Flood risk rises along rivers in quake-hit China
May 15, 2008, 10:53 GMT
Beijing - A south-western Chinese town near the epicentre of Monday's devastating earthquake faced a growing risk of flood on Thursday, prompting troops to evacuate as many people as possible while they dug through rubble in the hope of rescuing some of the thousands of people still missing in the town.
A lake had formed on the Bai He river above Beichuan town after a landslide caused by the earthquake blocked the river, an official from the Sichuan Seismological Bureau told Deutsche Presse-Agentur dpa by telephone.
Because of the high risk of flooding, troops evacuated everyone to higher ground before returning to continue their rescue work in Beichuan, which was home to about 30,000 people, state media said.
The Sichuan official declined to respond when asked how the government planned to tackle the blockage on the Bai He.
Officials estimated that up to 5,000 died in Beichuan, where about 80 per cent of buildings collapsed in the old town and 60 per cent in the new town.
Minister of Water Resources Chen Lei on Thursday said that quake damage to rivers, dams, reservoirs and hydropower plants posed a 'serious threat' of flooding in several areas of Sichuan and neighbouring provinces.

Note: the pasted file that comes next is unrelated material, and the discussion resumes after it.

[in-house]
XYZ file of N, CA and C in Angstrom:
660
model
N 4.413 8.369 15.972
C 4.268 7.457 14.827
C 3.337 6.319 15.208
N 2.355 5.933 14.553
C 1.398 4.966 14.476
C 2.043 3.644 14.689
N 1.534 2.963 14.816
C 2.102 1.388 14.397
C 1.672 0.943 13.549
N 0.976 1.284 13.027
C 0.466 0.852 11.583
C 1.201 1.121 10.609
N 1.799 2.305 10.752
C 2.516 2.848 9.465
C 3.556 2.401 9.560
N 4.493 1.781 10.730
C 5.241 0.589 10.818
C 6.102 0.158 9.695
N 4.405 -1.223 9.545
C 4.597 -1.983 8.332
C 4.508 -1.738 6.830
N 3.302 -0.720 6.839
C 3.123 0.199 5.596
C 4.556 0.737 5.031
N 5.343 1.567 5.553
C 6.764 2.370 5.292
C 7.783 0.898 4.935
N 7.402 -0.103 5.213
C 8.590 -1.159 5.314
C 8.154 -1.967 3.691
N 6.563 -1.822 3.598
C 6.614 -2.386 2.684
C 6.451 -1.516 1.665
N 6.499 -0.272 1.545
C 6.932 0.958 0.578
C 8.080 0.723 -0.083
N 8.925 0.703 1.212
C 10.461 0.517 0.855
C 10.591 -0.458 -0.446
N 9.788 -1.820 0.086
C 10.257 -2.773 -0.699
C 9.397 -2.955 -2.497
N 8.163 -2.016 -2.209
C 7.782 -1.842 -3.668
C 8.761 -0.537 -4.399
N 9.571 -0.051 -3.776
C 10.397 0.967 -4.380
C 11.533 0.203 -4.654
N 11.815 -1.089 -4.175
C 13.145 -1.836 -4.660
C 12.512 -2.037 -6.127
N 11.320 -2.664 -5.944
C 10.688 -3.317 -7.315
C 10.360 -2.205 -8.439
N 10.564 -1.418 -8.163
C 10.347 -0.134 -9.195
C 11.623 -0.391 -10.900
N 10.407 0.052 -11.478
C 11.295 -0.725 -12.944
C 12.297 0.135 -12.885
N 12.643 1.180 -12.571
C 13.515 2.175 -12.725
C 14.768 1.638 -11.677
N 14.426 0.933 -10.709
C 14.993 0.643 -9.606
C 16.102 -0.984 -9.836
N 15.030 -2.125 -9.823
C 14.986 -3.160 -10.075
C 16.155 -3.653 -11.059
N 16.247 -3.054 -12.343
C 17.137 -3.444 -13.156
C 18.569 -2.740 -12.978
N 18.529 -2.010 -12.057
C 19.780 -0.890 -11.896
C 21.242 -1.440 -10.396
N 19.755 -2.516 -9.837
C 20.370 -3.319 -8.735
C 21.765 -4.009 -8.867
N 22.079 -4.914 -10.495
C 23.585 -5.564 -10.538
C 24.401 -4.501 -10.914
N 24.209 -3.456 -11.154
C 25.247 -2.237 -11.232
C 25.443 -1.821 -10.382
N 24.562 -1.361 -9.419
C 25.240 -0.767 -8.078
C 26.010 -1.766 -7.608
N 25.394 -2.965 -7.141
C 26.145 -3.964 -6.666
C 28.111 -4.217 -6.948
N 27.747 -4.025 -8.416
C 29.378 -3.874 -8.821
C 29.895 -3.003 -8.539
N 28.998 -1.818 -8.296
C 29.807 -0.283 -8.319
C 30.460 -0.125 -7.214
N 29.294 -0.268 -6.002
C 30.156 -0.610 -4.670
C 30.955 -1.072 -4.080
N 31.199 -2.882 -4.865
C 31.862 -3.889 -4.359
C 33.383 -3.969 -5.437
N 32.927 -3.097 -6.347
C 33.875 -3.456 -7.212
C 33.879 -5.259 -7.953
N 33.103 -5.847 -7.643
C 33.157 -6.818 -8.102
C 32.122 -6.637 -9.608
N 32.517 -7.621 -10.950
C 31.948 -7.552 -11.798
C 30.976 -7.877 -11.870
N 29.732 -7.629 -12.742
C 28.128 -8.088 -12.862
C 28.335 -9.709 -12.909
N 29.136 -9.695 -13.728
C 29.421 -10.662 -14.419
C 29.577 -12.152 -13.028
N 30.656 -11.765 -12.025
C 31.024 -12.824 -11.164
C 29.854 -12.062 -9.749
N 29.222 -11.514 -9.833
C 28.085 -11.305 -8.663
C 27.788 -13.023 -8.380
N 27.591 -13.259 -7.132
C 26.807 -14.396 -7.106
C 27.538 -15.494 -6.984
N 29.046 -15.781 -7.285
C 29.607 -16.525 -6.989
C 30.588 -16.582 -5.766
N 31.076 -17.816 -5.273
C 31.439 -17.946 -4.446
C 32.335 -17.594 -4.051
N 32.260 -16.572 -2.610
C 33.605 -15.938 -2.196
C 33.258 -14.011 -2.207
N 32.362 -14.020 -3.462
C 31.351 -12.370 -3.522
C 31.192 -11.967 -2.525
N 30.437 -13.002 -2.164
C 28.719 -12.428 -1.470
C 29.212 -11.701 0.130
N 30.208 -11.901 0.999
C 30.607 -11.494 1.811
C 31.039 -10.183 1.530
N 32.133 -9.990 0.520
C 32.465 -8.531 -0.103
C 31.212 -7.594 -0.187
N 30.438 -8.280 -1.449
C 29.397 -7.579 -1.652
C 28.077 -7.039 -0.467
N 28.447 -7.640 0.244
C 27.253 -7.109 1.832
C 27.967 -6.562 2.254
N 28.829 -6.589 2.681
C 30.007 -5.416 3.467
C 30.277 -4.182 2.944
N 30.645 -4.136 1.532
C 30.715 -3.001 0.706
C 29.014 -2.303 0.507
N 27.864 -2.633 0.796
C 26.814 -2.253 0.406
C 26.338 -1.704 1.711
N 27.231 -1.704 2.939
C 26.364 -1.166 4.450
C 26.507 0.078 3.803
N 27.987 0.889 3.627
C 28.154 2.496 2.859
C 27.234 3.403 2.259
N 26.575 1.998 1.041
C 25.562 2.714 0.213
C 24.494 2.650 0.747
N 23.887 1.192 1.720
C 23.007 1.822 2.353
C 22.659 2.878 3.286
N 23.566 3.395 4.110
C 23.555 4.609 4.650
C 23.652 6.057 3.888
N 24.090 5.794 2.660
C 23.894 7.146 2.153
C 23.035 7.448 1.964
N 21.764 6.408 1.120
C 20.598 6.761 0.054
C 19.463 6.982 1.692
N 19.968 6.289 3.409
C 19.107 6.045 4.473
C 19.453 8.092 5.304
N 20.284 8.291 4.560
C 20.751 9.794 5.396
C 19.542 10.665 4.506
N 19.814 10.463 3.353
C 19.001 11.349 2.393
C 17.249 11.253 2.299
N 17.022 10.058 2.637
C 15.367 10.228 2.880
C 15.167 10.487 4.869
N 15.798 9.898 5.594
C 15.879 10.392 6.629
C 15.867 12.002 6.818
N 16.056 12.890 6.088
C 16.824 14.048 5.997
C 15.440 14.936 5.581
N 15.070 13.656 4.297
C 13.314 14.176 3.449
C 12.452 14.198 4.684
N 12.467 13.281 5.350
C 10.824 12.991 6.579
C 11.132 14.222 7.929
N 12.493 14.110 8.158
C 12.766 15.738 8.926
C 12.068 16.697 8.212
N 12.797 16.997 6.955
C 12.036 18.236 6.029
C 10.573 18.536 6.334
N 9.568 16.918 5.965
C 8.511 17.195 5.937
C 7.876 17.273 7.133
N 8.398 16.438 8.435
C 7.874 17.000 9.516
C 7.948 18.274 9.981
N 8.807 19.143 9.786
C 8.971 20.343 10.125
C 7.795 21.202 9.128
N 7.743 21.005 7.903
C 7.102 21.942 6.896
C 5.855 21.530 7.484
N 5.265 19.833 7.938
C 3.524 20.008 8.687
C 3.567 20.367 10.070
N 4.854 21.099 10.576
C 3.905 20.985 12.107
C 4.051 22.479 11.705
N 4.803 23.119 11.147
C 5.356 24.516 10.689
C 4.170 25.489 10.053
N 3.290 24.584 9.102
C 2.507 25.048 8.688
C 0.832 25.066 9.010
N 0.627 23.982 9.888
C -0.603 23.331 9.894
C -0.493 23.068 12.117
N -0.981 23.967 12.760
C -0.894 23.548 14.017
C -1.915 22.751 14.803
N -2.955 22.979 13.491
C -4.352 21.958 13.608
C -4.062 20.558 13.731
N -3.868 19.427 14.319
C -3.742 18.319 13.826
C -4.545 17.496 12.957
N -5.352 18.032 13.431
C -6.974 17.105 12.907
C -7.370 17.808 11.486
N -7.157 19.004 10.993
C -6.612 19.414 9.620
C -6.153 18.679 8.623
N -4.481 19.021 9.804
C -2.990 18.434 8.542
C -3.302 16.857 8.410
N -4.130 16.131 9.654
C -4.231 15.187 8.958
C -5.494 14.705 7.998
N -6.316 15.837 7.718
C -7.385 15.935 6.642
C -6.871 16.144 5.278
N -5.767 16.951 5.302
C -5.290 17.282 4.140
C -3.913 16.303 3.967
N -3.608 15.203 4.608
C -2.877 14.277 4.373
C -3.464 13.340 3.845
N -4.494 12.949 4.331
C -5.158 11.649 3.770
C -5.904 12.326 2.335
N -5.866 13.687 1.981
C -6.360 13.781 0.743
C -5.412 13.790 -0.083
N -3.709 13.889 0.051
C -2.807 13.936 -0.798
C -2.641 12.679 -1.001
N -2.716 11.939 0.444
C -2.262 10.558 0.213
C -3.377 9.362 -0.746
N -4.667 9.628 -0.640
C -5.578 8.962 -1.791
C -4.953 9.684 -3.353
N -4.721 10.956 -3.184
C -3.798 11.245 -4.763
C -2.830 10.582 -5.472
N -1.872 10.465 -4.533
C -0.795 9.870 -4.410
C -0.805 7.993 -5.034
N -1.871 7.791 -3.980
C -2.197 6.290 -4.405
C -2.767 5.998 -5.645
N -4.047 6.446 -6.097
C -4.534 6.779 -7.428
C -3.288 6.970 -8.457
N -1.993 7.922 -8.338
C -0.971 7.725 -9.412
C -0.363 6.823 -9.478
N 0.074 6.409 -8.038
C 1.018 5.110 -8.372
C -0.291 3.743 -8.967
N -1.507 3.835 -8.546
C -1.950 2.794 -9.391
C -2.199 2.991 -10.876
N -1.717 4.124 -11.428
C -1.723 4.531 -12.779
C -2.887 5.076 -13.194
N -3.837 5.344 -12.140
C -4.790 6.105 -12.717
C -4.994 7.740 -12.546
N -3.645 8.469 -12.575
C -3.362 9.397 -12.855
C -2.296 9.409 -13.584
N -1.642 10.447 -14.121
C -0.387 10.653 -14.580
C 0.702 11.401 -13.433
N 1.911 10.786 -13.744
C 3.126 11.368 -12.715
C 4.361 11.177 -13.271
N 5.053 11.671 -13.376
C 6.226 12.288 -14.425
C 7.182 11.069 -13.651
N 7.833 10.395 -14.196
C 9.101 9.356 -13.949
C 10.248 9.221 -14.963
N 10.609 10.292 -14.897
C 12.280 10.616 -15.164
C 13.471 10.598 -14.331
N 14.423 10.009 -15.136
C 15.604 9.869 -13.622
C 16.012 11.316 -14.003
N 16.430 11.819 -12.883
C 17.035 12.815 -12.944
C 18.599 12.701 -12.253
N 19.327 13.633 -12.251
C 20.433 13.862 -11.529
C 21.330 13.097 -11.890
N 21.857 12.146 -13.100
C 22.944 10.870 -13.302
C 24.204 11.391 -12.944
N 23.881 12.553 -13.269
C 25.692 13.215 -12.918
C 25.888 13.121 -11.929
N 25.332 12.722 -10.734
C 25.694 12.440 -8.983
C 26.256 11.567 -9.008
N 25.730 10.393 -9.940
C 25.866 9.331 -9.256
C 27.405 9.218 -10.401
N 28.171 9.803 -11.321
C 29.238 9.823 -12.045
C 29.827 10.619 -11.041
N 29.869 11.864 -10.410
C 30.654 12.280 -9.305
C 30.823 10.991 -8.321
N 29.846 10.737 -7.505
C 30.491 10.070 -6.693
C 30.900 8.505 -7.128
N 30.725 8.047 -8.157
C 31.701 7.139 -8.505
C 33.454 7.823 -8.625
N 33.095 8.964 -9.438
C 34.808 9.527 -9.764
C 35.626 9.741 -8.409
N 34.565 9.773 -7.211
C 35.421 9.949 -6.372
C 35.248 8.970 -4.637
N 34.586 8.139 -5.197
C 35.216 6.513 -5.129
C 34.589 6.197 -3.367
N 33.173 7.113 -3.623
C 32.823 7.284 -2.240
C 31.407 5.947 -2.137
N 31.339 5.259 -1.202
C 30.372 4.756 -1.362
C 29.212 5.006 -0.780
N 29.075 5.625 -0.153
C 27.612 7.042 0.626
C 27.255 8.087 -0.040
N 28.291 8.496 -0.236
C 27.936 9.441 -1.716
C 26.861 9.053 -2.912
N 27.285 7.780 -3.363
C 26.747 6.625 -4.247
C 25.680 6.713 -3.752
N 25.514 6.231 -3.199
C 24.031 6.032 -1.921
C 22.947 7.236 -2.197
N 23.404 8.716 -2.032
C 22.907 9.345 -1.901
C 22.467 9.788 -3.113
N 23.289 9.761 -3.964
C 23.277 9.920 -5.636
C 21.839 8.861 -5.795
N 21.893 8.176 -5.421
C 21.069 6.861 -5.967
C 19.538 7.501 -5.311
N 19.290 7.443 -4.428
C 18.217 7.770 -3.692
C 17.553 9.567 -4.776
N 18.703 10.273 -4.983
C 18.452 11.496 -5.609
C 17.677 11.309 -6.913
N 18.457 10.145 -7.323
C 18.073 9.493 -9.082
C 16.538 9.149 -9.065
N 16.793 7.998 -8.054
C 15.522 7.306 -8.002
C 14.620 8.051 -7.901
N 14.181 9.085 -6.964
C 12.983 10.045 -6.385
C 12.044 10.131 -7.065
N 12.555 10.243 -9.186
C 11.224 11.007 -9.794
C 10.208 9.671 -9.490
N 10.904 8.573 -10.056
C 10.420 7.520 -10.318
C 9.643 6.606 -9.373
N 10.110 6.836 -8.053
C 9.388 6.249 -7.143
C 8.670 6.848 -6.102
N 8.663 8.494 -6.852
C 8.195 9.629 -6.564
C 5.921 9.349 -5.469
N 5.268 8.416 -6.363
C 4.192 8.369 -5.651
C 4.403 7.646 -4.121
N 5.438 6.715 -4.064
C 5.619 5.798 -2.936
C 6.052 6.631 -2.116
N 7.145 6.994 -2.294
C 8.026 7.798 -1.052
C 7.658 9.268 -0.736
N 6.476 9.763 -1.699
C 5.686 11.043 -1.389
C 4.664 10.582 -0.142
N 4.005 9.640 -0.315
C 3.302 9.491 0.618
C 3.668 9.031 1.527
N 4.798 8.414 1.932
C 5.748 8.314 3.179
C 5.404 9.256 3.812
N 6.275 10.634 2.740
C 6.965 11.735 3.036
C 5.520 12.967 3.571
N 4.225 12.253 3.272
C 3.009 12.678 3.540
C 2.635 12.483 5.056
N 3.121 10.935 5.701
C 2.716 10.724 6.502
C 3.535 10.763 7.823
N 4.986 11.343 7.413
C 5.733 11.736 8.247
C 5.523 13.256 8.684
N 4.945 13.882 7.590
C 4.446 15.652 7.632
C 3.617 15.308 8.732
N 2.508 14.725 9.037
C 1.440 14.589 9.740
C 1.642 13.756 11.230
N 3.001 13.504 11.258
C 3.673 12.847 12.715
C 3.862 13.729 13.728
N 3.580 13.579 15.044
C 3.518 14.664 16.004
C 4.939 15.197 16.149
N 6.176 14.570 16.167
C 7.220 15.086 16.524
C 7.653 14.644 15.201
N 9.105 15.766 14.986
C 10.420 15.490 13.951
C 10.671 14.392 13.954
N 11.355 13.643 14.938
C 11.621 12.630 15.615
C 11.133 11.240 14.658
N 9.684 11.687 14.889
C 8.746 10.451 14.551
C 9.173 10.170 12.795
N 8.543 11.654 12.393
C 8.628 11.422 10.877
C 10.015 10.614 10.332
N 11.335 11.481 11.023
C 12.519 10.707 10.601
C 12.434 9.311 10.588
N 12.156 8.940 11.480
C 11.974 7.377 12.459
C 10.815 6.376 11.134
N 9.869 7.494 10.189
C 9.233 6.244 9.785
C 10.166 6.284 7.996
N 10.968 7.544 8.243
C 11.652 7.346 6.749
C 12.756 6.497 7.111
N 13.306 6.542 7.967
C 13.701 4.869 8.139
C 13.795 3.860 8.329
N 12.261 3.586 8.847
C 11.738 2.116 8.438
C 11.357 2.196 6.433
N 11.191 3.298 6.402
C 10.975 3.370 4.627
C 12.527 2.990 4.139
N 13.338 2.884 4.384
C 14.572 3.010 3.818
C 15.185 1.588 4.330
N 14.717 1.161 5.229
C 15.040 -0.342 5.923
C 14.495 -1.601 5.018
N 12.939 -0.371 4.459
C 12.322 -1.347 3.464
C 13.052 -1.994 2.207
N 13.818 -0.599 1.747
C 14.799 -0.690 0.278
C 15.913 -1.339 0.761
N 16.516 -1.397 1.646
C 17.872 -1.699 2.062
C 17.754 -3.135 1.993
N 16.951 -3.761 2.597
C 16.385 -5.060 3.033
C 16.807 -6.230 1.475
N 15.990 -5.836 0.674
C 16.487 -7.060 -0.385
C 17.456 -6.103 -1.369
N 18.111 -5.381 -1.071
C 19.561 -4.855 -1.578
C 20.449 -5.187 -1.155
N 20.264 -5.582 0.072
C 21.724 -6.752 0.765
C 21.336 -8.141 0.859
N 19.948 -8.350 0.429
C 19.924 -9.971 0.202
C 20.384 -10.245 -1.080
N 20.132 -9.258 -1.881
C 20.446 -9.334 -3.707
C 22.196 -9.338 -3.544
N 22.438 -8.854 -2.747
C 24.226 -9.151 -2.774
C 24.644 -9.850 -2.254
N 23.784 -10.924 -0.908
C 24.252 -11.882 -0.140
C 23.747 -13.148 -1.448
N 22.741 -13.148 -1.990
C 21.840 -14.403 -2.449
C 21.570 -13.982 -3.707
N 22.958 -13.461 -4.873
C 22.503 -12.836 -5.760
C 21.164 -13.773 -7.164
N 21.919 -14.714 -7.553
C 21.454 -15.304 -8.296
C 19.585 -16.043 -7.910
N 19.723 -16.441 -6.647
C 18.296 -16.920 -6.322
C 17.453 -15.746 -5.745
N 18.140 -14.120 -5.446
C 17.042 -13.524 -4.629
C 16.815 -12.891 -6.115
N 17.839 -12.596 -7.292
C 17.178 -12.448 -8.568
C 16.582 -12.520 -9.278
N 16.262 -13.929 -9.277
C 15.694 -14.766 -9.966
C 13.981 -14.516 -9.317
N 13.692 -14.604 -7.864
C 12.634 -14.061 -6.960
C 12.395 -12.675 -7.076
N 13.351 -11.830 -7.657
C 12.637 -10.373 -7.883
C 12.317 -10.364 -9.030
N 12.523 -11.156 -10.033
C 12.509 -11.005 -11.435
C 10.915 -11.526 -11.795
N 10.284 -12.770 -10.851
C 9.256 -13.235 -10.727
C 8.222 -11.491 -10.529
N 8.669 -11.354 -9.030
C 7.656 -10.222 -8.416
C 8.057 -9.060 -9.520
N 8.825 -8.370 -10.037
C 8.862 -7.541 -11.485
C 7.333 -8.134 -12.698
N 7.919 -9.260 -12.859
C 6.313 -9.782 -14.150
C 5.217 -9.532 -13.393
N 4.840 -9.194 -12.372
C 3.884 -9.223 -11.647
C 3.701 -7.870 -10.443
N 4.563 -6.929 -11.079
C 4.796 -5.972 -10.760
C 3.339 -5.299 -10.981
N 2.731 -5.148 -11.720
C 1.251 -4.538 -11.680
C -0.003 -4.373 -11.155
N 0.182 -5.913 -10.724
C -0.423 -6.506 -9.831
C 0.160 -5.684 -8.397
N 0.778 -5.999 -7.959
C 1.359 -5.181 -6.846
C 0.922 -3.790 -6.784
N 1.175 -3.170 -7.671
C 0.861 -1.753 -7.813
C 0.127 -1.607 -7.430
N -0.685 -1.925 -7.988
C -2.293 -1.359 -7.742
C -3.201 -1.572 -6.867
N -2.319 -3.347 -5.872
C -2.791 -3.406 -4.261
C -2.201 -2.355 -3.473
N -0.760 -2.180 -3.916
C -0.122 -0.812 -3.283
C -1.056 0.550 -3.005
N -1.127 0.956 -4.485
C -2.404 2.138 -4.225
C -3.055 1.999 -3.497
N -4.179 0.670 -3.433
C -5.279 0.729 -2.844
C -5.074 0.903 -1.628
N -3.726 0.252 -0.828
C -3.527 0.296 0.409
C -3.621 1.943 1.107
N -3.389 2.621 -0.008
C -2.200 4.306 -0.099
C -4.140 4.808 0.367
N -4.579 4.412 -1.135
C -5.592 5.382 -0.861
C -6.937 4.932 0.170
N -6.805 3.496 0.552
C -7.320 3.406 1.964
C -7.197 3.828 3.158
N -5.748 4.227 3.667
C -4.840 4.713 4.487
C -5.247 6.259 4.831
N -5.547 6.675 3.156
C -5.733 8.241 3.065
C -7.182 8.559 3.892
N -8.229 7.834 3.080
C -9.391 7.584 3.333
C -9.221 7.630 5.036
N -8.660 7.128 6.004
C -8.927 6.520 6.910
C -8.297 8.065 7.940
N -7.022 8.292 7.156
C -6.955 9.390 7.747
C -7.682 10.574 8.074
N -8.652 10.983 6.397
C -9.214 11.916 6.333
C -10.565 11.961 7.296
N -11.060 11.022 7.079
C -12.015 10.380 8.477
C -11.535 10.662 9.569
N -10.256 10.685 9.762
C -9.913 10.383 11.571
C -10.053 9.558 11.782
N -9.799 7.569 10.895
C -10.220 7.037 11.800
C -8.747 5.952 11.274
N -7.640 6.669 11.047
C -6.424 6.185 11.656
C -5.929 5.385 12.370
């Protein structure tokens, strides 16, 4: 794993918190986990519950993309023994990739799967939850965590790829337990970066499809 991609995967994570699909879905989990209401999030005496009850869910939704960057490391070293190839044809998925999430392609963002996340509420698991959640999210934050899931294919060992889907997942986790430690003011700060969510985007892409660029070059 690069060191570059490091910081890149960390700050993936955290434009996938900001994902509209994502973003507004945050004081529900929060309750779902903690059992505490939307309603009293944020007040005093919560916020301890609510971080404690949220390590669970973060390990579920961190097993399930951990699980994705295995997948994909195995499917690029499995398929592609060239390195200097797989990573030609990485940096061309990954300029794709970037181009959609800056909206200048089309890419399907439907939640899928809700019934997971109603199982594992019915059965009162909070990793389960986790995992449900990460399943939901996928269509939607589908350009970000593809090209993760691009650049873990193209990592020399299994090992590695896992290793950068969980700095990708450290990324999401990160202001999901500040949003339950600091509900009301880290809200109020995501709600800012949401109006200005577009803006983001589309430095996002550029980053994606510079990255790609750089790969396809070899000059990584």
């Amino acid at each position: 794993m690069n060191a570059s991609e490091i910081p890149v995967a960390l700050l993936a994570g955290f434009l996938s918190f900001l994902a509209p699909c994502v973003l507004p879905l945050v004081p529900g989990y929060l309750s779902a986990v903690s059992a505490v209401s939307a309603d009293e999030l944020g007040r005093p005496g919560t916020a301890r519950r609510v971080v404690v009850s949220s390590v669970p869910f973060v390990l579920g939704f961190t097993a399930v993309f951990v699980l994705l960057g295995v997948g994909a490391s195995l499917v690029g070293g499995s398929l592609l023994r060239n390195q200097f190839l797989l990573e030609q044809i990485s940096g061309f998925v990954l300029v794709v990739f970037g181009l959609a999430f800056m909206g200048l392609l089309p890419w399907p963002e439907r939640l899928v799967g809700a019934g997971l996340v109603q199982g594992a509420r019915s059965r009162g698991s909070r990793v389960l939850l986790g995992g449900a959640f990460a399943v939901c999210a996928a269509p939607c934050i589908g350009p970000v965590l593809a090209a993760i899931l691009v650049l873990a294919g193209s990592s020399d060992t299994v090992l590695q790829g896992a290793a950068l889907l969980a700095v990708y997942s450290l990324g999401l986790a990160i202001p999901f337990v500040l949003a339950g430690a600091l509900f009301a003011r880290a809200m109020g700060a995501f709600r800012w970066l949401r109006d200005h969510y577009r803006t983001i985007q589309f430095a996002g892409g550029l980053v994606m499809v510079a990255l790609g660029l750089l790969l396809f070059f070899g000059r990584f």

Most of the scores of reservoirs in Sichuan had sustained 'significant but still unknown damage' during Monday's 7.8-magnitude quake, state media quoted Chen as saying.
'Inadequate management systems and poor data collection' meant that officials also did not know the full extent of damage to hydropower plants, the official Xinhua news agency quoted him as saying.
Flood control at damaged reservoirs, hydropower plants and dikes would be a crucial part of the government's relief work, aided by satellite imaging and aerial photography, he said.
More residents may have to be evacuated along rivers with a high flood risk, Chen said.
But the water ministry deemed the Zipingpu dam, close to the quake epicentre in Sichuan's Wenchuan county, 'structurally stable and safe,' the agency said.
Workers and engineers had rushed to build a temporary outlet from the reservoir behind the dam on Wednesday, after quake damage caused a build-up of water, cracked the dam wall, and destroyed buildings at the Zipingpu hydropower plant.
'If Zipingpu develops a serious safety problem, it could bring disaster to Dujiangyan city,' where some 500,000 people live downstream along the Min River, the ministry said in a statement on its website on Wednesday.
Paratroopers who gave an initial report to state media on Wednesday from Sichuan's isolated Maoxian county said two more dams were at risk of breaking at hydropower stations that were 'severely damaged' in the quake.
But the famous Dujiangyan irrigation system, which dates back more than 2,000 years, was reported safe.
There was also no significant impact from the quake on the massive Three Gorges dam and hydropower plant along the Yangtze River, reports said.